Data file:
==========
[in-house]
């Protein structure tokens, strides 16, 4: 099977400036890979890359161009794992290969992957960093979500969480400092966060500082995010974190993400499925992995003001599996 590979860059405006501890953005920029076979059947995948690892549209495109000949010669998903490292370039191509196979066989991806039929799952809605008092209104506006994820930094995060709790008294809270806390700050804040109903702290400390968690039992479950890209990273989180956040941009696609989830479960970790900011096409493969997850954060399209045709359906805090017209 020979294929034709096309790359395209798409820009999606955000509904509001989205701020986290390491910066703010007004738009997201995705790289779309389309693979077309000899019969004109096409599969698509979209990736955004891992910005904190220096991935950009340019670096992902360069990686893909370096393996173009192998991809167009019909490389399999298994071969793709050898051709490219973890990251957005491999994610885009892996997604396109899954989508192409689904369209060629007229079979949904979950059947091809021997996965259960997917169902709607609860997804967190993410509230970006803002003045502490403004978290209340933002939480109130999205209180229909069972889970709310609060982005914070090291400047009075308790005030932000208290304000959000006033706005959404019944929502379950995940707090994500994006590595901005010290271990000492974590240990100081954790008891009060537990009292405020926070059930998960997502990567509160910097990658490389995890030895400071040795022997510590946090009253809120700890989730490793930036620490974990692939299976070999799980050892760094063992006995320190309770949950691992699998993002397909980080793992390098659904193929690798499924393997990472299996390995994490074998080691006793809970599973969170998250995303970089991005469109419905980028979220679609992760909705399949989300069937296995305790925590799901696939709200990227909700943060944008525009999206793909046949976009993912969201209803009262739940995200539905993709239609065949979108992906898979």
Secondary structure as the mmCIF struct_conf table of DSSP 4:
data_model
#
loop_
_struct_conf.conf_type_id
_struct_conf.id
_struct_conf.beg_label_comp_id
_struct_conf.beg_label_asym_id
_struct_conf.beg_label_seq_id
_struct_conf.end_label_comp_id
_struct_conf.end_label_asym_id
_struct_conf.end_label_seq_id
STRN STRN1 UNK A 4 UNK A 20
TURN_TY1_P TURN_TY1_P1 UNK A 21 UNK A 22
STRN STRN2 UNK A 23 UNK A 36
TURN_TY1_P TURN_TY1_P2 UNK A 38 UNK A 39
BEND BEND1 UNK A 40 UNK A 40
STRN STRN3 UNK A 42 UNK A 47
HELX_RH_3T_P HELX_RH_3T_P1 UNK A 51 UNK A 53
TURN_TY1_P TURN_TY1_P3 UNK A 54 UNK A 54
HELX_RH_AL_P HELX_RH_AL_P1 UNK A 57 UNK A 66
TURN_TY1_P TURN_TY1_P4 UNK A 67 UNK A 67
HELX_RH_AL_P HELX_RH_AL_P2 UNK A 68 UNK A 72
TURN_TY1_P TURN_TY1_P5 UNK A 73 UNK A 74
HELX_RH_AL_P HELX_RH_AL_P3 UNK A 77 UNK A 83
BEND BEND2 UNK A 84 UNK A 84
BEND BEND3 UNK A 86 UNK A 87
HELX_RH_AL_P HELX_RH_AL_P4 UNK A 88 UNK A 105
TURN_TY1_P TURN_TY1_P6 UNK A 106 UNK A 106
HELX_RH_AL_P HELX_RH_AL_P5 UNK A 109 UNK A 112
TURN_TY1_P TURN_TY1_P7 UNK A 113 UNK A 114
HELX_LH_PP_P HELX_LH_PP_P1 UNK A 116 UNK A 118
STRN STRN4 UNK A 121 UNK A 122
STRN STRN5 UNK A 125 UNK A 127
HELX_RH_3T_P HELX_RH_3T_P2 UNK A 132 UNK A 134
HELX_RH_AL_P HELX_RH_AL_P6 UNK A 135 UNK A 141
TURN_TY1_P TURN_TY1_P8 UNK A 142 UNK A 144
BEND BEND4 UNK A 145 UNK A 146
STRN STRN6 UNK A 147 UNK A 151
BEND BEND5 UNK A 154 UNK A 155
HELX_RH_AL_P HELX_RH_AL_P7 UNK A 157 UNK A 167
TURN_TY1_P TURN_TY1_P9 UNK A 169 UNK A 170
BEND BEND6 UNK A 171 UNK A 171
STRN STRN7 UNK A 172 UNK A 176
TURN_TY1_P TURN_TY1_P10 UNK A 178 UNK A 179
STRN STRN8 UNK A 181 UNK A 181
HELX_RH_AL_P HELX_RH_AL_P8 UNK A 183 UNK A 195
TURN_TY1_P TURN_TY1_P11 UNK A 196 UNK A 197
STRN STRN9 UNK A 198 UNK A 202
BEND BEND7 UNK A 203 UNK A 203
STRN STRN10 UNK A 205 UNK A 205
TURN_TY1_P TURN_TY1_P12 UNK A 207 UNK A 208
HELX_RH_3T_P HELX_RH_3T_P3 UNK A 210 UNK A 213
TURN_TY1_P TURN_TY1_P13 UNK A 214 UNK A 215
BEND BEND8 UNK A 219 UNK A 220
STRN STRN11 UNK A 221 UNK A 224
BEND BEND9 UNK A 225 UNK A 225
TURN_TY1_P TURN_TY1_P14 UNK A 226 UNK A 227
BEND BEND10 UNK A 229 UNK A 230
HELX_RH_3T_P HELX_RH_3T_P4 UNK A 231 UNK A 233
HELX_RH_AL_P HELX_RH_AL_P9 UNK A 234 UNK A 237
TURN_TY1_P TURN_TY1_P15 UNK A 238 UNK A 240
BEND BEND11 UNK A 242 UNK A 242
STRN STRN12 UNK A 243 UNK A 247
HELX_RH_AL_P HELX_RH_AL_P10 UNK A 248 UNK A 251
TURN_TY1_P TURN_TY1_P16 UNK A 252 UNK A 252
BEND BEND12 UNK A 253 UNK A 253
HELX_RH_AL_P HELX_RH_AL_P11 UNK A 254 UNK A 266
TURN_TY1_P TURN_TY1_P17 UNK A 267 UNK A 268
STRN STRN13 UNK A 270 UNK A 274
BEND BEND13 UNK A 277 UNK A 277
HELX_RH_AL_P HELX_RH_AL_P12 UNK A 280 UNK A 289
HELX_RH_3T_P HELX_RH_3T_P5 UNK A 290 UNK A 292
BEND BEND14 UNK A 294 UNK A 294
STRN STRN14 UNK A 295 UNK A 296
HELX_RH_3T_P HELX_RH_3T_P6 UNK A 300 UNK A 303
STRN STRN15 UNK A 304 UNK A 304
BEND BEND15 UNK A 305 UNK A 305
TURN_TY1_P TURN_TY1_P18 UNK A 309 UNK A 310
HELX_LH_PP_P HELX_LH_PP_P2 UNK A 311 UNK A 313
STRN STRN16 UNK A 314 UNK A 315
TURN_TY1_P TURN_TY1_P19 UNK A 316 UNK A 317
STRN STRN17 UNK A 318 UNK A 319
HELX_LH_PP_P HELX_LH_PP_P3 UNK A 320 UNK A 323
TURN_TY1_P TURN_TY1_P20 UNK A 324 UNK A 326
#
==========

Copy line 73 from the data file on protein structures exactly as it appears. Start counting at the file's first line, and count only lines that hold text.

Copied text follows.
BEND BEND13 UNK A 277 UNK A 277